(4) “Verbs”: Descriptive verbs (형용사) + Action Verbs (동사)

aka Predicates (용언) – predicates describe the subject’s quality or actions; predicates state something about the subject.

Before anything, please know that Korean verbs are ‘conjugated.’ In this post, we are using two forms: the ‘dictionary form’ (좋다, 좋아하다), as well as ‘informal polite form,’ 아/어/여 + 요 (좋아요, 좋아해요). For more information on conjugation, check these links: [Korean Wiki Project: 아/어/여 + 요] [Korean Living – multiple conjugations]

저는 사과가 좋아요.

저는 사과를 좋아해요.

Many beginners probably know how to say “오빠 좋아요” and “오빠 좋아해요” without understanding the differences between the two. You may understand them both as “I like 오빠.” Fortunately for us, 좋다 and 좋아하다 are great words to demonstrate the differences between descriptive verbs and action verbs.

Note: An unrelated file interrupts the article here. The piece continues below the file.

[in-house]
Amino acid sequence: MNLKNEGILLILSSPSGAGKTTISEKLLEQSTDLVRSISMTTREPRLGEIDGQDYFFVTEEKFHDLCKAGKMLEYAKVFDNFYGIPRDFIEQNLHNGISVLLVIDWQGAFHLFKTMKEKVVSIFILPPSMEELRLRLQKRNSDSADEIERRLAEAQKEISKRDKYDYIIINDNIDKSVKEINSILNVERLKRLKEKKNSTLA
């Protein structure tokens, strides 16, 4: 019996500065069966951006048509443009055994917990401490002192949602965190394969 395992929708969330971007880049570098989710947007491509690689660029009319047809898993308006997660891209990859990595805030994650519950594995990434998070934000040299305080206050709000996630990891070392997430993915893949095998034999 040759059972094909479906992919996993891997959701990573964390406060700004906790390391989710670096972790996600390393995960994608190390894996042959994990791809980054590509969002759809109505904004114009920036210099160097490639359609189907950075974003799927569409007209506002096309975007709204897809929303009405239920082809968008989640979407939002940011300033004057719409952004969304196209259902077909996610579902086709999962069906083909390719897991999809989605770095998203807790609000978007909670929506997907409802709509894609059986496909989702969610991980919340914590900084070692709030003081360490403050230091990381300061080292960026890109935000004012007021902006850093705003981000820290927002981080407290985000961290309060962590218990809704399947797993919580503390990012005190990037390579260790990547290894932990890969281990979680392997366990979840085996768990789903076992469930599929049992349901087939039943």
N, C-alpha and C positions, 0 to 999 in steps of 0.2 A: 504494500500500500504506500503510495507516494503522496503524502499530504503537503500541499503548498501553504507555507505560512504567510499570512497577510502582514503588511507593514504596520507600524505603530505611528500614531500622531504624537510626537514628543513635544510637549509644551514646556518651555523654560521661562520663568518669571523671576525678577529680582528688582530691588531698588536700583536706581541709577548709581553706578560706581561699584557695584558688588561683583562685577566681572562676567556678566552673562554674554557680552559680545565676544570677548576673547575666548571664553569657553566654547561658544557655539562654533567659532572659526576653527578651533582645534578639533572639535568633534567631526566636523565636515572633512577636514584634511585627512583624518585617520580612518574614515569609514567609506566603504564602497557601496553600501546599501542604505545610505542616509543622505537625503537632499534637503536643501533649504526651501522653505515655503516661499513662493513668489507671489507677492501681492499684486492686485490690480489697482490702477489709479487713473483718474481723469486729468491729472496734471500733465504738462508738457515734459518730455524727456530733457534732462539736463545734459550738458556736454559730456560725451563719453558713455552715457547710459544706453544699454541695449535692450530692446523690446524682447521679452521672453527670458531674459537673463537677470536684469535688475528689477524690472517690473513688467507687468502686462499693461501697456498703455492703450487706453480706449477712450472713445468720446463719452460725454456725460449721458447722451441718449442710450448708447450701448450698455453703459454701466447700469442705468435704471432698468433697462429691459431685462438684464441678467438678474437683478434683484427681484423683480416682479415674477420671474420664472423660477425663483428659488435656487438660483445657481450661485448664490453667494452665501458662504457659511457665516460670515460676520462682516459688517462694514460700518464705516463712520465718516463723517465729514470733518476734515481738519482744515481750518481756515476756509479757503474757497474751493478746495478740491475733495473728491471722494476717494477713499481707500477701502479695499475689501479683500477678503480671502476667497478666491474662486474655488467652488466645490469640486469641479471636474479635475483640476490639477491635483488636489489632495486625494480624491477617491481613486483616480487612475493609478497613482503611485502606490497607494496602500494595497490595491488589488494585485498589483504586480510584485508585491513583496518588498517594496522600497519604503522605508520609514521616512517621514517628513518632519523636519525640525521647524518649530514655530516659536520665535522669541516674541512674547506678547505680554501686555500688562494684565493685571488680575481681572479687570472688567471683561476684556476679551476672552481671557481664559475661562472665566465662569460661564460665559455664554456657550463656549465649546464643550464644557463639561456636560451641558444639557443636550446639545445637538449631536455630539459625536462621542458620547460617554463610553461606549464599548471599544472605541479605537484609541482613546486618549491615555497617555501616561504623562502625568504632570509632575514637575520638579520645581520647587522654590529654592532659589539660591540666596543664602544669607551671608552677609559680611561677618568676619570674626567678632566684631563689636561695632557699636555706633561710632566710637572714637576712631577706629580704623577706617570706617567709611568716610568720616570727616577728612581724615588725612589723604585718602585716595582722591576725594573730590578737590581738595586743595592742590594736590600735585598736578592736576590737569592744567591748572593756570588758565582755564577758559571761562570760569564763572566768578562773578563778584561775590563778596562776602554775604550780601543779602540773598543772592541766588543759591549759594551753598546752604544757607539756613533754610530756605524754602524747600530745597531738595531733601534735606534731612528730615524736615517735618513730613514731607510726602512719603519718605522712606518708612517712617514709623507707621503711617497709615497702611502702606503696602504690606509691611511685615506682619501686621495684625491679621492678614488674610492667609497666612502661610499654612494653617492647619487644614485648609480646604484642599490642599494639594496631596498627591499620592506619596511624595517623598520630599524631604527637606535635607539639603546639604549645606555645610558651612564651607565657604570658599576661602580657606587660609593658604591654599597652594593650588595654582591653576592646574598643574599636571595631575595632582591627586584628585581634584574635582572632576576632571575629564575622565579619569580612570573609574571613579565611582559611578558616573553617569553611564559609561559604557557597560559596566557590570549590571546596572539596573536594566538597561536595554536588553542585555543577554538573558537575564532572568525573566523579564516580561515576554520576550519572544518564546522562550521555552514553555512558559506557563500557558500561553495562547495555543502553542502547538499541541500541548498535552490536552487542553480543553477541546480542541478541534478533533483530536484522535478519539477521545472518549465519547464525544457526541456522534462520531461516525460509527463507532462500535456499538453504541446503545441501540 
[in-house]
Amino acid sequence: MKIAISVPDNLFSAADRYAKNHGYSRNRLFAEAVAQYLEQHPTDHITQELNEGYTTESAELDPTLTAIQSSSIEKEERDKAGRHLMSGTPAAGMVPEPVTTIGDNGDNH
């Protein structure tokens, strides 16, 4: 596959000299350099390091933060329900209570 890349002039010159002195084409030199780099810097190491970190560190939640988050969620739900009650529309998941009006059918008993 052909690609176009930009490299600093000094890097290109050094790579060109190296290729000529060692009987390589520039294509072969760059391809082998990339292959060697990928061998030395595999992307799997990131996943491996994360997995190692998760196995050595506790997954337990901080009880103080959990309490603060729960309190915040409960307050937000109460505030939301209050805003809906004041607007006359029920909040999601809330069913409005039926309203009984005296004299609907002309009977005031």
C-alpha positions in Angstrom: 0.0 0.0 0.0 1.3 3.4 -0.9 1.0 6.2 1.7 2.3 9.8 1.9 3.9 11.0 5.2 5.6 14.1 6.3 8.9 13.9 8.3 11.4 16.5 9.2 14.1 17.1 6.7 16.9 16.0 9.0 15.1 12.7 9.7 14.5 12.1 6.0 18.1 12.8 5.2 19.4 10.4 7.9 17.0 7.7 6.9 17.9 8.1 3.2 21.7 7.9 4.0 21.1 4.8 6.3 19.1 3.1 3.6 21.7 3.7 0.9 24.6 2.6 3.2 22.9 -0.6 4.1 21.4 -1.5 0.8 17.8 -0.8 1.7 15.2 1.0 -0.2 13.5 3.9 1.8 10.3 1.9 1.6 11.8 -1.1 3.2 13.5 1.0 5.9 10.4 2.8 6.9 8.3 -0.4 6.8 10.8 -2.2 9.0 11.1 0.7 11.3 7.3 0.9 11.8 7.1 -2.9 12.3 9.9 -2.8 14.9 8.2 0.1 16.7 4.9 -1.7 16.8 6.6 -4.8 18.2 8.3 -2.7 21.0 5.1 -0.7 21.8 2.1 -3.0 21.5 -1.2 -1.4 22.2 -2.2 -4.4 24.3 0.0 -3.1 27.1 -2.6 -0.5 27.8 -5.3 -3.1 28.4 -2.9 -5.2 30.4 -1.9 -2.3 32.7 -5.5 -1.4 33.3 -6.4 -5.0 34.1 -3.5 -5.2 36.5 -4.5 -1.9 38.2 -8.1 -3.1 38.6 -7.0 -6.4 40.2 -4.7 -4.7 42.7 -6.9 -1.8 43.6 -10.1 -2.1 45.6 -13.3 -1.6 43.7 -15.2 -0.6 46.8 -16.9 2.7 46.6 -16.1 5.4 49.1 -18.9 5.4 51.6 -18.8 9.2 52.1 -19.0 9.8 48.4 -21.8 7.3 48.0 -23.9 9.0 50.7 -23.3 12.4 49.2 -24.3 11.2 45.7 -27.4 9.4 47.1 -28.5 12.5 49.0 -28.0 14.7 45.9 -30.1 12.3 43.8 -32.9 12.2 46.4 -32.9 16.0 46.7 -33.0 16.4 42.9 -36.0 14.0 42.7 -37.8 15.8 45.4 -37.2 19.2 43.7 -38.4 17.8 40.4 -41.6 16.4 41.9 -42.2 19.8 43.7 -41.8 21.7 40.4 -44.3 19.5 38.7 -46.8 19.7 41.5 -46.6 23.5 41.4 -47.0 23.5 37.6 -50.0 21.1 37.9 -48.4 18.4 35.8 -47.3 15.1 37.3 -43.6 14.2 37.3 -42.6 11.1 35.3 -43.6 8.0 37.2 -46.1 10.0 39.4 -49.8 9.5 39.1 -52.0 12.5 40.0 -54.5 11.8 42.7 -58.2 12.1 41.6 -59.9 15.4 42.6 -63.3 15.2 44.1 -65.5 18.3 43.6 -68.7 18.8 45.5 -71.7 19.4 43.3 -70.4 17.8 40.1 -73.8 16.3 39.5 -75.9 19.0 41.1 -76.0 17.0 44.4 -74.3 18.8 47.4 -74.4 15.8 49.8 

While English has a huge distinction between adjectives and verbs, Korean does not share that same difference. Instead, we have descriptive verbs (형용사) that could be similar to English adjectives, but ultimately behave similarly to action verbs (동사), unlike the English adjective. 

I think this is a very, very important difference between Korean and English. Both action verbs and descriptive verbs can describe the subject; whether it is about the quality of the subject (like an English adjective might) or to describe the action of the subject (like an English verb might).

How do I know if a “verb” (predicate) is a descriptive verb or an action verb? Well… To be honest, you either know it already, or you have to look it up. They act very similarly in Korean, so it’s okay to confuse them. If you’re unsure, look it up in the Korean dictionary and see if it says  or 동사.